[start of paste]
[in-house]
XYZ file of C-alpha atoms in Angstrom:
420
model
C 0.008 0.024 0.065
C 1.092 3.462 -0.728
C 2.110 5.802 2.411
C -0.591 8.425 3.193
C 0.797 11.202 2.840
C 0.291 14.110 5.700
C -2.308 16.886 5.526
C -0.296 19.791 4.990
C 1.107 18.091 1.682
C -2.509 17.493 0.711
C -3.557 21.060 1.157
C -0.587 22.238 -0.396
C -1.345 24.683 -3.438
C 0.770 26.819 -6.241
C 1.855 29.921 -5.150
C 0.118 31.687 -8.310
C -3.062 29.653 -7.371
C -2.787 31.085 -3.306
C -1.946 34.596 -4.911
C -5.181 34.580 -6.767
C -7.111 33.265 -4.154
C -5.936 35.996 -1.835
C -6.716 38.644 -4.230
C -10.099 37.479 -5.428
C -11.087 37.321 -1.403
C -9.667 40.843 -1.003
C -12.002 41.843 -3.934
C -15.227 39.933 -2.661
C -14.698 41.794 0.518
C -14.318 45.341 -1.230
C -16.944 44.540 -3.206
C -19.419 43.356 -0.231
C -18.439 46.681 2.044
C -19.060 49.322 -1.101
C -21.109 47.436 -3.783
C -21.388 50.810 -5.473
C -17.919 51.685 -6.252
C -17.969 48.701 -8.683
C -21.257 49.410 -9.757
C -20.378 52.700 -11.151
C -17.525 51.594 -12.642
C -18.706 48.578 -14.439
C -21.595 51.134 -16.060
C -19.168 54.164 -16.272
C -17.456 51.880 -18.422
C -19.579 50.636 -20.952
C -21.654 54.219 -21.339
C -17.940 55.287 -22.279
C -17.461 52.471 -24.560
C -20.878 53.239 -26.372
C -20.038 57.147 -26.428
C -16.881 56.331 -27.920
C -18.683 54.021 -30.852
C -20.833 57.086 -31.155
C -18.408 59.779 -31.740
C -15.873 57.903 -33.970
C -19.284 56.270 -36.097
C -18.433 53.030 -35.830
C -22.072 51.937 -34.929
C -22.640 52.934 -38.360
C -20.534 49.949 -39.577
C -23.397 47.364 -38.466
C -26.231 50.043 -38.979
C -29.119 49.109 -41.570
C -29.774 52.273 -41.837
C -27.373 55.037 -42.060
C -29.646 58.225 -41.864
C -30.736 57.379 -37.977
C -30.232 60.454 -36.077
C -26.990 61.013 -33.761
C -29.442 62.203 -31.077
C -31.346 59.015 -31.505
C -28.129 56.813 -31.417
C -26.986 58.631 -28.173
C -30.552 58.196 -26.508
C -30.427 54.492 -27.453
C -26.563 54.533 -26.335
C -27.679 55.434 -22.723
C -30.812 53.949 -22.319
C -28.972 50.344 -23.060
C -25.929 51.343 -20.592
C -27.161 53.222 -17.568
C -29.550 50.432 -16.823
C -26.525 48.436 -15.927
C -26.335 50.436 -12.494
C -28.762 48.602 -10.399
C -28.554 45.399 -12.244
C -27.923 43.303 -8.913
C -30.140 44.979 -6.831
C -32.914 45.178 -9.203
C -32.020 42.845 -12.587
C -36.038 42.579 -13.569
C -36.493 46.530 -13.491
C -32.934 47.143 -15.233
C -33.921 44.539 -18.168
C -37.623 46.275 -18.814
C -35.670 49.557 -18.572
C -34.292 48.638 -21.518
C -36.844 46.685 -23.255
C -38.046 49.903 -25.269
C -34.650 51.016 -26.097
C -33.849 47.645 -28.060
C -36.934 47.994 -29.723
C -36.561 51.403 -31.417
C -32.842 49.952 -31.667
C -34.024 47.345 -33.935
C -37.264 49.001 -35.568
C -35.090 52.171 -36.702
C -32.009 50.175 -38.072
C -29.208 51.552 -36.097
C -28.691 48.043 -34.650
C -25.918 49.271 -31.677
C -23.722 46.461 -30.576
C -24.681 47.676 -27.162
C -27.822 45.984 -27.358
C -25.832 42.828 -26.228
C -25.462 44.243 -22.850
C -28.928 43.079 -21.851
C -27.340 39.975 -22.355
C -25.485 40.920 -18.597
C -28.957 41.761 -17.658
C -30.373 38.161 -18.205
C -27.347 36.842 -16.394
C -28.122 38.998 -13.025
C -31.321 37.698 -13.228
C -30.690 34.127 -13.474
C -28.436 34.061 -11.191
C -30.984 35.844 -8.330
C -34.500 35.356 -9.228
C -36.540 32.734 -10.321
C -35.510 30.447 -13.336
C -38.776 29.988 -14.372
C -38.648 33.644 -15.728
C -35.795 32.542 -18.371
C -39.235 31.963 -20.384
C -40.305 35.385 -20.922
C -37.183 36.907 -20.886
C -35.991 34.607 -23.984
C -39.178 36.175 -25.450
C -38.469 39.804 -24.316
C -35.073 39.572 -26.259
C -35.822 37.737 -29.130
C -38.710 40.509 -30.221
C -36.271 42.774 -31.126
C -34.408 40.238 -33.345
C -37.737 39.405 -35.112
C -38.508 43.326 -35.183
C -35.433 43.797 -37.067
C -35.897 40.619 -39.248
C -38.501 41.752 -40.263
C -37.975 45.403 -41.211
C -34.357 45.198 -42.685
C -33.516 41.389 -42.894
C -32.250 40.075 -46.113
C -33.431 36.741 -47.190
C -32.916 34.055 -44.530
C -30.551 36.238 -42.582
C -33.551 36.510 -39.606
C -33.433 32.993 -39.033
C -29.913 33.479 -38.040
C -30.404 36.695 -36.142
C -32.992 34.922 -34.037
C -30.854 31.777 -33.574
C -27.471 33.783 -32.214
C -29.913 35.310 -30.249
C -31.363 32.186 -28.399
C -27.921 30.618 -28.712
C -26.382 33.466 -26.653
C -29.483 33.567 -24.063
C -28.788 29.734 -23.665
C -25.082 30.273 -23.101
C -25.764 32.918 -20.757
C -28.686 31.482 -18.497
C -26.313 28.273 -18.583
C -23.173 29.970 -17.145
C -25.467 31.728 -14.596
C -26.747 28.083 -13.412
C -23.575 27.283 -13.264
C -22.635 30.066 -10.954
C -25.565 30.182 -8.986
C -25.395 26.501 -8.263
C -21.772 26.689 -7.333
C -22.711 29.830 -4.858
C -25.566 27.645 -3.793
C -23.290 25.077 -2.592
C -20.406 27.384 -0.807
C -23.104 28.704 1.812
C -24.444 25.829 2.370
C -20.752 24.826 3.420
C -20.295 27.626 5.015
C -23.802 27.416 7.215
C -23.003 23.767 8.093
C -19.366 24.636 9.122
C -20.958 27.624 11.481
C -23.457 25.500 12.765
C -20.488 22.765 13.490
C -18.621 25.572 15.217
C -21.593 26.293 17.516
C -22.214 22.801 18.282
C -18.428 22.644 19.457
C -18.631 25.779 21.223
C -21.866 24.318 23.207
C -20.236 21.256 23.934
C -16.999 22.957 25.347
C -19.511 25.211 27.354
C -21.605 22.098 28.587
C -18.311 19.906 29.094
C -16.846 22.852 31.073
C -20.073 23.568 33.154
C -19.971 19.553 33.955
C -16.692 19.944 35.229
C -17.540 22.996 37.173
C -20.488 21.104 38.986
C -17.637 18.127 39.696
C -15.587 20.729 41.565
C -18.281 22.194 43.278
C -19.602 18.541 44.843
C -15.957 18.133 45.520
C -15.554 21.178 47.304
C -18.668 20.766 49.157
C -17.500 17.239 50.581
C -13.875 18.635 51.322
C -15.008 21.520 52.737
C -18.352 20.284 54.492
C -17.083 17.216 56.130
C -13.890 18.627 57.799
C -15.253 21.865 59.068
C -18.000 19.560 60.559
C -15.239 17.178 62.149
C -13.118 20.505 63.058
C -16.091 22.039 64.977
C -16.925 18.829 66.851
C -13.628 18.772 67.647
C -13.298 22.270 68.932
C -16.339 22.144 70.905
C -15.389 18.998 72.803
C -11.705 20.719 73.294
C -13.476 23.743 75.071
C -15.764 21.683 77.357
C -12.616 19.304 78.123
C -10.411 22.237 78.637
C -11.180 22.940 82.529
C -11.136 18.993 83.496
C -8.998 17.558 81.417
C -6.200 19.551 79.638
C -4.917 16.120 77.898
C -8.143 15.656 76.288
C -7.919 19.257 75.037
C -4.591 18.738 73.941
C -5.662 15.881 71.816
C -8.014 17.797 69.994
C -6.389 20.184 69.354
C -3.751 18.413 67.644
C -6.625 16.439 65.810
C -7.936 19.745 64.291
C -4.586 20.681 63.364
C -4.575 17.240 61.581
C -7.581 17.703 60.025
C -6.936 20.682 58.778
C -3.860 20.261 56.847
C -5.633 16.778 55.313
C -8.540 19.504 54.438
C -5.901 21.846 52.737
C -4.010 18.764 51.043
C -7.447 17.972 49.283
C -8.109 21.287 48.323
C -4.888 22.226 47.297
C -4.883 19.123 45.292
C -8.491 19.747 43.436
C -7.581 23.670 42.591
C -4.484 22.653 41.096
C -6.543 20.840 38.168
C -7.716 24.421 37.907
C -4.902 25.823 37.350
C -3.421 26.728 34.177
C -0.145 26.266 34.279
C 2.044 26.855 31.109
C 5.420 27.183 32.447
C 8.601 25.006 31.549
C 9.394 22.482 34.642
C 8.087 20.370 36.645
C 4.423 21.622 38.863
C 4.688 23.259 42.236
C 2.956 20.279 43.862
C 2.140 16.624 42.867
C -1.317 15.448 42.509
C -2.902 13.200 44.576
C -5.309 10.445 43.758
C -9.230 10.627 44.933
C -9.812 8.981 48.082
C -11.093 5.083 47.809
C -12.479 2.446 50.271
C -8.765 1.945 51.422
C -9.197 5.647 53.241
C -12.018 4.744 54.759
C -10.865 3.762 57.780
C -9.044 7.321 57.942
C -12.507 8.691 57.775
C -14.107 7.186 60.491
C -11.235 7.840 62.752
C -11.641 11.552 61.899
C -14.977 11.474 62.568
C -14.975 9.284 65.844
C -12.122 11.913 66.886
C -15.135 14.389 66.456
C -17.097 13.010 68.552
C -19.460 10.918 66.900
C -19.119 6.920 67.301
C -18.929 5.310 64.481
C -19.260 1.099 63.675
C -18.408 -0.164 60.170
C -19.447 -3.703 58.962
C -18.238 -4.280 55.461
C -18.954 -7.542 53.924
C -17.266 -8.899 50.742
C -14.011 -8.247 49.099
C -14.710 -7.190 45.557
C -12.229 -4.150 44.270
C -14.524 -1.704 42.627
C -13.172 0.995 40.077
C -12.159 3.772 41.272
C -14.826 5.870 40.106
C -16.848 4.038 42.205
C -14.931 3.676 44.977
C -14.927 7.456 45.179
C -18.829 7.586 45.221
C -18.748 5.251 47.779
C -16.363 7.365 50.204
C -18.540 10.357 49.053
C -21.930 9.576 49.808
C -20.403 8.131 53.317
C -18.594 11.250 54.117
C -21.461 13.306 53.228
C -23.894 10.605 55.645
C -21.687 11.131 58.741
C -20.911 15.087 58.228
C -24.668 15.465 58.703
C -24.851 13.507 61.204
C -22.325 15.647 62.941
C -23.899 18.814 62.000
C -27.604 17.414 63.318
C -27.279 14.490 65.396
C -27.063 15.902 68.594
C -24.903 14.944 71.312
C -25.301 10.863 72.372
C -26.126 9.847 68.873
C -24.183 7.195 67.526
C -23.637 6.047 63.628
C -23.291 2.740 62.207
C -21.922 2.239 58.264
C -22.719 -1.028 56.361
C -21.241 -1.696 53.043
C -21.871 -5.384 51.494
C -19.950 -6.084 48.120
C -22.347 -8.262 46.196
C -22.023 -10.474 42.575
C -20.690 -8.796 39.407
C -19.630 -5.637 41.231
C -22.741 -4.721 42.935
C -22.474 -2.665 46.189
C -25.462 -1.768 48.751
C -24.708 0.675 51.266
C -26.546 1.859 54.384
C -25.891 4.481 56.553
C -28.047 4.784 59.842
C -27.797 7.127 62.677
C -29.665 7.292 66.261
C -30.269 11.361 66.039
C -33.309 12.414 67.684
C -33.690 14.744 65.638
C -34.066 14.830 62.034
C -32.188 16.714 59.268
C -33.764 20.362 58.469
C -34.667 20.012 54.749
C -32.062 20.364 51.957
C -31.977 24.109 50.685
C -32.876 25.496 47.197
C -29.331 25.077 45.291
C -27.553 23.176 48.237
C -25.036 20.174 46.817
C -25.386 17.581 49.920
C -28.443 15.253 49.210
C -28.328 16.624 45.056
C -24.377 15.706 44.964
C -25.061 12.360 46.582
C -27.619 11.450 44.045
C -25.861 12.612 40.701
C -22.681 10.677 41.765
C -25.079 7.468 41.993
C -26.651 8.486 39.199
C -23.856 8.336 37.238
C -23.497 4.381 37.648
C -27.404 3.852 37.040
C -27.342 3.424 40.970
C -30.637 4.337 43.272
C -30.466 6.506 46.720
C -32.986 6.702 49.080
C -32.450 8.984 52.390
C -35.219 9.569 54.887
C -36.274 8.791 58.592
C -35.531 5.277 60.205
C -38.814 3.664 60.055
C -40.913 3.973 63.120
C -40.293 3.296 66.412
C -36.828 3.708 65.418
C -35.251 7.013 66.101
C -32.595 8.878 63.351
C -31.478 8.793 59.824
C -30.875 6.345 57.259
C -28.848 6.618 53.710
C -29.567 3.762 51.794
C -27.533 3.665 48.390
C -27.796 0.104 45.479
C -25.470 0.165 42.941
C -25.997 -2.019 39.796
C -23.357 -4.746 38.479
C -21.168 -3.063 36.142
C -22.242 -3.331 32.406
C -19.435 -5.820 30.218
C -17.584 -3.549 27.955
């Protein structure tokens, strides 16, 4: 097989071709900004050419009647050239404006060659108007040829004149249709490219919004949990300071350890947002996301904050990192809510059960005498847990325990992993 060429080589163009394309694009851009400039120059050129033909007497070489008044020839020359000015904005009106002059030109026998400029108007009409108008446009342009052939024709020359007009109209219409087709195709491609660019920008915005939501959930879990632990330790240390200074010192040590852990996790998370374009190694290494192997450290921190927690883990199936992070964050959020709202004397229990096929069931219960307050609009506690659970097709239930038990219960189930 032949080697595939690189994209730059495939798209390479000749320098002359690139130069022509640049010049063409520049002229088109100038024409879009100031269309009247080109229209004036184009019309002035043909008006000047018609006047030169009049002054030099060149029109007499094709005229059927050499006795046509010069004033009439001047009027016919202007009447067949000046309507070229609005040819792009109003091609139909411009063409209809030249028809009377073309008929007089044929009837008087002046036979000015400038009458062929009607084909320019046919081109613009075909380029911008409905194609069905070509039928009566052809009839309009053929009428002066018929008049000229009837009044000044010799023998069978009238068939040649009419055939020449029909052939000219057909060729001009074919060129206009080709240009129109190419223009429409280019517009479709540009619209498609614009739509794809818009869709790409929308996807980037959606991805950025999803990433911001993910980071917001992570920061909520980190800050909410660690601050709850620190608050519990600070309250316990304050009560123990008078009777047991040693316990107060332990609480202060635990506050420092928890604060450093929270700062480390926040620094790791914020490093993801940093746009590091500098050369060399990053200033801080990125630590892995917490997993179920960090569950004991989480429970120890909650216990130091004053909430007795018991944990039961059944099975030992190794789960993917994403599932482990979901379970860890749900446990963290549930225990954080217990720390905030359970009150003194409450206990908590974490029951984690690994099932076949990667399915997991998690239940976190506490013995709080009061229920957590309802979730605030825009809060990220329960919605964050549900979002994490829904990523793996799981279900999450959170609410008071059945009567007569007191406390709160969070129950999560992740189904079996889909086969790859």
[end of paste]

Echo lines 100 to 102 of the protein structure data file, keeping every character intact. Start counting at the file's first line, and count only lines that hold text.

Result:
C -37.623 46.275 -18.814
C -35.670 49.557 -18.572
C -34.292 48.638 -21.518